A few days ago, the media set that agenda, which generated a lot of national conversation on that disturbing topic.
Sex tourism, according to one definition, “is to travel to engage in sexual activity, particularly with prostitutes.”
Another definition also says it involves “trips organised within the tourism sector, or outside this sector but using its structures and networks, with the primary purpose of effecting a commercial sexual relationship by the tourist with residents at the destination.”
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An Accra weekly set the tone for this discussion without cross-checking with the relevant agencies as to what constitutes sex tourism and what goes into branding a destination as such.
Countries such as Thailand, Cambodia, India, Brazil, Colombia, Mexico among others nations, have been widely acclaimed as destinations where sexual exploitation is pervasive.
In those countries, prostitution is not considered a crime whereas in Ghana, prostitution is a serious crime which is punishable under the law.
Tourism is dynamic and is going through changing times and that is why regulatory agencies must be on the lookout, especially in vulnerable countries such as Ghana.
The services of the escort agencies, who serve as go-betweens or intermediaries, especially for tourists or expatriates, and provide clientele for prostitutes are of great concern. These clients include tourists from Ghana’s major generating markets in North America, Europe, the Caribbean and some West African countries. Sex tourism has been closely linked to poverty.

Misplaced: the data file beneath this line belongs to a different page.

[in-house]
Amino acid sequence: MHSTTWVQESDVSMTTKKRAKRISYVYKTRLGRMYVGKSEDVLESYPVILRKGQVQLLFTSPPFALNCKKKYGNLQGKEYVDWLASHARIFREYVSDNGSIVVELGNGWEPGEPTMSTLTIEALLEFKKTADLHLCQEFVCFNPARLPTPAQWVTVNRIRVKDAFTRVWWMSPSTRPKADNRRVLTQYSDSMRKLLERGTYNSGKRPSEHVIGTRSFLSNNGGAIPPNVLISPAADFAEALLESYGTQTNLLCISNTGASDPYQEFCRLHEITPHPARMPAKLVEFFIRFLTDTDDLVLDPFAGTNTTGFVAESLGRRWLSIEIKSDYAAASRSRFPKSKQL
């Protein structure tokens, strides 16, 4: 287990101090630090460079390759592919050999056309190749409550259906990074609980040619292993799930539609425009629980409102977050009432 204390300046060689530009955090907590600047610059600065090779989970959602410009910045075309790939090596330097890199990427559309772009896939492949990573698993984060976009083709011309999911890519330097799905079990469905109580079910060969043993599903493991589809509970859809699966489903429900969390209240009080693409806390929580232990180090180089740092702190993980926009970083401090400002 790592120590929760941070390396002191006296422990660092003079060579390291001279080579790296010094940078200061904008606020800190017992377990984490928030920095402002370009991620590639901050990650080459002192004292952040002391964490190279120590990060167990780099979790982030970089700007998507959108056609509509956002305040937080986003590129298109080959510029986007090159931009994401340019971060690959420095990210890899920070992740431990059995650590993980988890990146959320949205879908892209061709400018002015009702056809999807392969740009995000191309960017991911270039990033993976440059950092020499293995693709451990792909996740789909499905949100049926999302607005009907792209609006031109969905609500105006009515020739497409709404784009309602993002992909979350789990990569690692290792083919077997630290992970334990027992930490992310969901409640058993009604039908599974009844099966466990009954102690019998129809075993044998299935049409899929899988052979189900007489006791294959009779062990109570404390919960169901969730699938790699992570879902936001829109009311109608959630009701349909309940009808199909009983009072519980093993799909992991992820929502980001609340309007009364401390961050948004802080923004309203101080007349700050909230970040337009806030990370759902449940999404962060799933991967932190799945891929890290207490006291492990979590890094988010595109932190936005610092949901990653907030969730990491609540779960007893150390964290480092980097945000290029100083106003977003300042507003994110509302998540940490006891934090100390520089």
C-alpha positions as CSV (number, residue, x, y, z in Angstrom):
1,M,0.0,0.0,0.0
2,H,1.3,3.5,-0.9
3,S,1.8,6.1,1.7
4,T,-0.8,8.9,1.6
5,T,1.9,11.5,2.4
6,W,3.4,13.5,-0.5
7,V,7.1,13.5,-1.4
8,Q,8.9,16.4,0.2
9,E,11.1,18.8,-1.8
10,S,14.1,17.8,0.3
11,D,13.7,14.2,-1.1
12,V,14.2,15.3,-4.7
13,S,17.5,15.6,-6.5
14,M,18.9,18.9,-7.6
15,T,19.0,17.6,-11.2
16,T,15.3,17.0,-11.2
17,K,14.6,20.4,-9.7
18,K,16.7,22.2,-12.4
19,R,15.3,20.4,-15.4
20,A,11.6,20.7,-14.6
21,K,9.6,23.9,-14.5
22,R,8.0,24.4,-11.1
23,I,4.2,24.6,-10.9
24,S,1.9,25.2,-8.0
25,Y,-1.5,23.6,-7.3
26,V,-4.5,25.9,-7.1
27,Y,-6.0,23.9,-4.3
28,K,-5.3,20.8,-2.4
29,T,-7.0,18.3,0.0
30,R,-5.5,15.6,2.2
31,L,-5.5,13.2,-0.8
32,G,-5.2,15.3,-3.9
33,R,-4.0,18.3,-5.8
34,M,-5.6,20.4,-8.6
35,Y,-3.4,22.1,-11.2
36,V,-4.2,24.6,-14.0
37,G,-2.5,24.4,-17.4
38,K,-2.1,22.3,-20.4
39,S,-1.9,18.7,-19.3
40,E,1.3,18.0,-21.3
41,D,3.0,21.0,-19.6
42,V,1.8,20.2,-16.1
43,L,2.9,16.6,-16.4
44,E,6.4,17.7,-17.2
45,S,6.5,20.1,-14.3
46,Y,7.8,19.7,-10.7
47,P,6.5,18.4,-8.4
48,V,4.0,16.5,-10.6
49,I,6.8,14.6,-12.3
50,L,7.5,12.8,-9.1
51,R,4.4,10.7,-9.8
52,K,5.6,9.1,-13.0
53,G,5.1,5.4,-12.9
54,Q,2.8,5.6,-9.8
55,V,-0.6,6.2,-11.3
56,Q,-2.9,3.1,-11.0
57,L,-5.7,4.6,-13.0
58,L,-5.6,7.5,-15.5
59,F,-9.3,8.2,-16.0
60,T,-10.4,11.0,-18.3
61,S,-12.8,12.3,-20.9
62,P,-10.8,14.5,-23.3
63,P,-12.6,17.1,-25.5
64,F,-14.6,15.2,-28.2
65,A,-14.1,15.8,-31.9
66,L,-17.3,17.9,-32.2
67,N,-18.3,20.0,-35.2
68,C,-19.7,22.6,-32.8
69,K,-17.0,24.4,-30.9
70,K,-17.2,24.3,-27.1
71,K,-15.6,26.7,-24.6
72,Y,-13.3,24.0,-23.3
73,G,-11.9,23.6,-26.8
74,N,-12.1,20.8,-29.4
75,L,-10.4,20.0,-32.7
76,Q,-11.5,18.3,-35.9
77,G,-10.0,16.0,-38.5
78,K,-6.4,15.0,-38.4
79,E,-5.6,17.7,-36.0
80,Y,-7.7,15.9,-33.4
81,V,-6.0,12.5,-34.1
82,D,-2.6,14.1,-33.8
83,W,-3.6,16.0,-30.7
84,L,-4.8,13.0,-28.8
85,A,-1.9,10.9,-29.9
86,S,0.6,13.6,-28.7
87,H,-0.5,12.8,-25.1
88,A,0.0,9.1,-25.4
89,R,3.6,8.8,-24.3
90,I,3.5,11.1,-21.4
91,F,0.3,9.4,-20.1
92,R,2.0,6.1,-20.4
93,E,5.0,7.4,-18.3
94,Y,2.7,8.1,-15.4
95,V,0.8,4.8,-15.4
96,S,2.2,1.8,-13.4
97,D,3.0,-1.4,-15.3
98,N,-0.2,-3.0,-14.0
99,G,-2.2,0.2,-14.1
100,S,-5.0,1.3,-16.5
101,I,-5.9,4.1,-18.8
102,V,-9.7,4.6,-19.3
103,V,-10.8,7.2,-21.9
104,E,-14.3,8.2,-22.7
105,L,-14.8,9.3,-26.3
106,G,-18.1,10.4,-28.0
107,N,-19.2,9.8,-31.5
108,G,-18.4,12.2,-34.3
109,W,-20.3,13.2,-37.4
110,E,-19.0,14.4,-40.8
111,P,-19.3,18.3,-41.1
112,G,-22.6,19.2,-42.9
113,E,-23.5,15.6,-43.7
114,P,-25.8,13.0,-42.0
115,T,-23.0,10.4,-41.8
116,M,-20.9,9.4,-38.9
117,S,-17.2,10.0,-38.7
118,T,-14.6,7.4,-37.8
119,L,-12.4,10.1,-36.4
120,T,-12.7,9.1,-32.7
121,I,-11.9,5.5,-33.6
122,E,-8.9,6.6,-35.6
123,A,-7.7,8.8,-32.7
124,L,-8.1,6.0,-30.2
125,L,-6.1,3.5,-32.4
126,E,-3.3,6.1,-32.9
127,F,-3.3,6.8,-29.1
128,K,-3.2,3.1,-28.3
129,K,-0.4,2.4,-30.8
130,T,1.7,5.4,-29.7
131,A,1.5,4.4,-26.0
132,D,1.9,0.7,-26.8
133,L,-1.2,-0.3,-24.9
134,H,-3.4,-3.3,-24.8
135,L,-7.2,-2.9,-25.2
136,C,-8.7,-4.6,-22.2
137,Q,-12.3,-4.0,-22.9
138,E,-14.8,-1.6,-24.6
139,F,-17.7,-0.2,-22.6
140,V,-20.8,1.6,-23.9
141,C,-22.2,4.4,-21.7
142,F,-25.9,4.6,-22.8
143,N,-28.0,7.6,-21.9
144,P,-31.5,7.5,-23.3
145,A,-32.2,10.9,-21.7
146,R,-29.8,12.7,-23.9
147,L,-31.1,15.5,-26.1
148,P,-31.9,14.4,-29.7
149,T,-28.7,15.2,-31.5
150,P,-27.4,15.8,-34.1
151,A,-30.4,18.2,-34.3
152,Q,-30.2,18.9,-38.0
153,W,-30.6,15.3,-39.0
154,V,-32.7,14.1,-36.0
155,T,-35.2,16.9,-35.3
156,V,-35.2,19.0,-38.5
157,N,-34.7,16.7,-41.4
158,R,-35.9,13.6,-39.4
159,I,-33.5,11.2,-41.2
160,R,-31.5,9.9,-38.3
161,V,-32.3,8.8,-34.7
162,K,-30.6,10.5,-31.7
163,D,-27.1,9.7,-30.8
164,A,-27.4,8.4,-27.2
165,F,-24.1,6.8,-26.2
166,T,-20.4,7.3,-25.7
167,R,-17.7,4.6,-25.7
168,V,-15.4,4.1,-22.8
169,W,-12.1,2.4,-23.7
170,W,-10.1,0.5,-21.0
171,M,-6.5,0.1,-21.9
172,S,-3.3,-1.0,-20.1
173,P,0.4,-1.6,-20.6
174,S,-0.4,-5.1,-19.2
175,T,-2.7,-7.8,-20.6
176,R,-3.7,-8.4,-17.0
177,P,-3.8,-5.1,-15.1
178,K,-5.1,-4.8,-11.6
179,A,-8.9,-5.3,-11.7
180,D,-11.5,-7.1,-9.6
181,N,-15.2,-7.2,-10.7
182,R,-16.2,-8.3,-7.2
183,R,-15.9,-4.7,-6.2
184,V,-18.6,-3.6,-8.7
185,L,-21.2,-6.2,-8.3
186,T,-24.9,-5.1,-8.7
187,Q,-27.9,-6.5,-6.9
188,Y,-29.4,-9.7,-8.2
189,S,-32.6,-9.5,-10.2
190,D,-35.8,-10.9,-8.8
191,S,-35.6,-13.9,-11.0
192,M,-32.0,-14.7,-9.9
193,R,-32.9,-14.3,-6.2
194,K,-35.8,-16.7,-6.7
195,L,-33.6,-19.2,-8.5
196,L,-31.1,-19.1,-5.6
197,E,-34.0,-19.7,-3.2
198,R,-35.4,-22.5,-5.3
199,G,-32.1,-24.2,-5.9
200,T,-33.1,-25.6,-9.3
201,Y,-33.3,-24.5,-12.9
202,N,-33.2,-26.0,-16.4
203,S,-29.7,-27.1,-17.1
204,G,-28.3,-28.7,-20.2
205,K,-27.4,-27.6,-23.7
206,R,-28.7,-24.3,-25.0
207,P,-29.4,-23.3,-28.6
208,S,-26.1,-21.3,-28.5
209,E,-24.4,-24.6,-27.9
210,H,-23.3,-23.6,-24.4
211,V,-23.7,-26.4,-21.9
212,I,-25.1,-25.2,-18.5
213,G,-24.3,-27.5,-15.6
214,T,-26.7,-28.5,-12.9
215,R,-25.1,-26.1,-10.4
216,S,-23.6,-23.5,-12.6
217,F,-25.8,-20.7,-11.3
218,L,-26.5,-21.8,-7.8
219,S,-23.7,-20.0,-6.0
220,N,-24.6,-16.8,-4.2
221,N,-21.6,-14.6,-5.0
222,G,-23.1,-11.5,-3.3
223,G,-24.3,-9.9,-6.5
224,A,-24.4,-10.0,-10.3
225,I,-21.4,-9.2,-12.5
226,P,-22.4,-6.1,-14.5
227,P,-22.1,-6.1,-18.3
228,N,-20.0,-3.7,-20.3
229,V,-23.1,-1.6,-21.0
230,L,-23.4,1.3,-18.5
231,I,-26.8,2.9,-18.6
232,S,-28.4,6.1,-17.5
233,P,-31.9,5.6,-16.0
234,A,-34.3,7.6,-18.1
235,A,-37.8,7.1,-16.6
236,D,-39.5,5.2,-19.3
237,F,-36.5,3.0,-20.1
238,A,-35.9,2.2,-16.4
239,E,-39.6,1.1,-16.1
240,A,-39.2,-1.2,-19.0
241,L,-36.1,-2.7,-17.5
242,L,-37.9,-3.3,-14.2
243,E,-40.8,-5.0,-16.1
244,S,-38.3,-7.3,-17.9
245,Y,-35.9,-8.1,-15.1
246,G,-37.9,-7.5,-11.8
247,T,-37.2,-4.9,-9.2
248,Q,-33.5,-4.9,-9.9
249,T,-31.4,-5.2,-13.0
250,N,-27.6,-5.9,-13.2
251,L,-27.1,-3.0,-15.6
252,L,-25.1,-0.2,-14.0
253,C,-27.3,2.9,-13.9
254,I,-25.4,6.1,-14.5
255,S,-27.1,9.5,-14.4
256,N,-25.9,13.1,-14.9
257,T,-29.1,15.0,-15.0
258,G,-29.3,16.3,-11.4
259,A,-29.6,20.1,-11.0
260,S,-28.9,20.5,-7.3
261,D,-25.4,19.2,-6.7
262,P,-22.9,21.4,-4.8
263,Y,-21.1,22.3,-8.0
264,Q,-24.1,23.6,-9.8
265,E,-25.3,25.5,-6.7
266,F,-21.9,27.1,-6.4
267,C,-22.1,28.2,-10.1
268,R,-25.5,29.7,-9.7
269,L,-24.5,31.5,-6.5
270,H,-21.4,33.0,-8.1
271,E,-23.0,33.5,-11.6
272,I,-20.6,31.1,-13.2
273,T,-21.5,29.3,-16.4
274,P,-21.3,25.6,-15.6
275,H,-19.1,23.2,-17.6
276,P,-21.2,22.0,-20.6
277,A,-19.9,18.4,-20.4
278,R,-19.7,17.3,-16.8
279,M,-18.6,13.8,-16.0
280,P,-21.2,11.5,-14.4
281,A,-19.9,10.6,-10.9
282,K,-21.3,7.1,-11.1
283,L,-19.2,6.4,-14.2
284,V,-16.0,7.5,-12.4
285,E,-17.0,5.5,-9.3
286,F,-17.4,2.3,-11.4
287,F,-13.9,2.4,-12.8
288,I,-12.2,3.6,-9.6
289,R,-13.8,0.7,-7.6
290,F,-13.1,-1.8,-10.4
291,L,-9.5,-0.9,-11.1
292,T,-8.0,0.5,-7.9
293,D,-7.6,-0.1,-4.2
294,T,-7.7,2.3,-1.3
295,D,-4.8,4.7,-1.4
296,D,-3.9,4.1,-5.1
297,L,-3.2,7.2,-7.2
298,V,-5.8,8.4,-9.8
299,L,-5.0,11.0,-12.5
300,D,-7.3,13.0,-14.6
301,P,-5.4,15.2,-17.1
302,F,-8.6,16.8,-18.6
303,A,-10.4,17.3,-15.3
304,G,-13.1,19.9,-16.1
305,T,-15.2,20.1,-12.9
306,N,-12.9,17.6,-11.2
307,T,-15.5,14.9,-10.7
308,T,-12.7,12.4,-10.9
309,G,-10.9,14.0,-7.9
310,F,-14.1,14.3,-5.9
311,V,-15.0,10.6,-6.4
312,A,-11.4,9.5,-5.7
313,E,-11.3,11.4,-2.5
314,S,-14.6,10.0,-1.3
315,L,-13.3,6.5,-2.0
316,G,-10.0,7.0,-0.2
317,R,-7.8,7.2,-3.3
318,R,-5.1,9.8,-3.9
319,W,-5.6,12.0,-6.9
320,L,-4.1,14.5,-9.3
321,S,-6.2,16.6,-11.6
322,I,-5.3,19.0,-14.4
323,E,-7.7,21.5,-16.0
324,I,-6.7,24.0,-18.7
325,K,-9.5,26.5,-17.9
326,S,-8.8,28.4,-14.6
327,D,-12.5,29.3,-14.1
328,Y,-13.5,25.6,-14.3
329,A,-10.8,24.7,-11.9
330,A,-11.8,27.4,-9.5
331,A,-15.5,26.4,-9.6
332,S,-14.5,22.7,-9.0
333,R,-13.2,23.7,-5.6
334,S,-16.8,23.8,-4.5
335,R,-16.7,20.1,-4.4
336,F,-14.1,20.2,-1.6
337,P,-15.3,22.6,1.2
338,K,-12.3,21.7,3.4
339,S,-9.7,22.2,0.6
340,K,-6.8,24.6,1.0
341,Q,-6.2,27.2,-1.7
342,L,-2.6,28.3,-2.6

The use of the Internet in travel and accommodation arrangements has sidelined the conventional ways of travel, that is through travel and tour operators or intermediaries. These days, services can be anonymously accessed through the computer or mobile telephones, thus, making it difficult to trail travellers and their modus operandi and increasingly making it easy for them to access sex services.
To this end, the profile of paedophiles and patrons of prostitution or sex purveyors has changed. Far from the old male paedophiles of yesterday, the present day sex tourists exploiting the vulnerable are mostly young. These days, women are also exploiting young people for sex in certain destinations.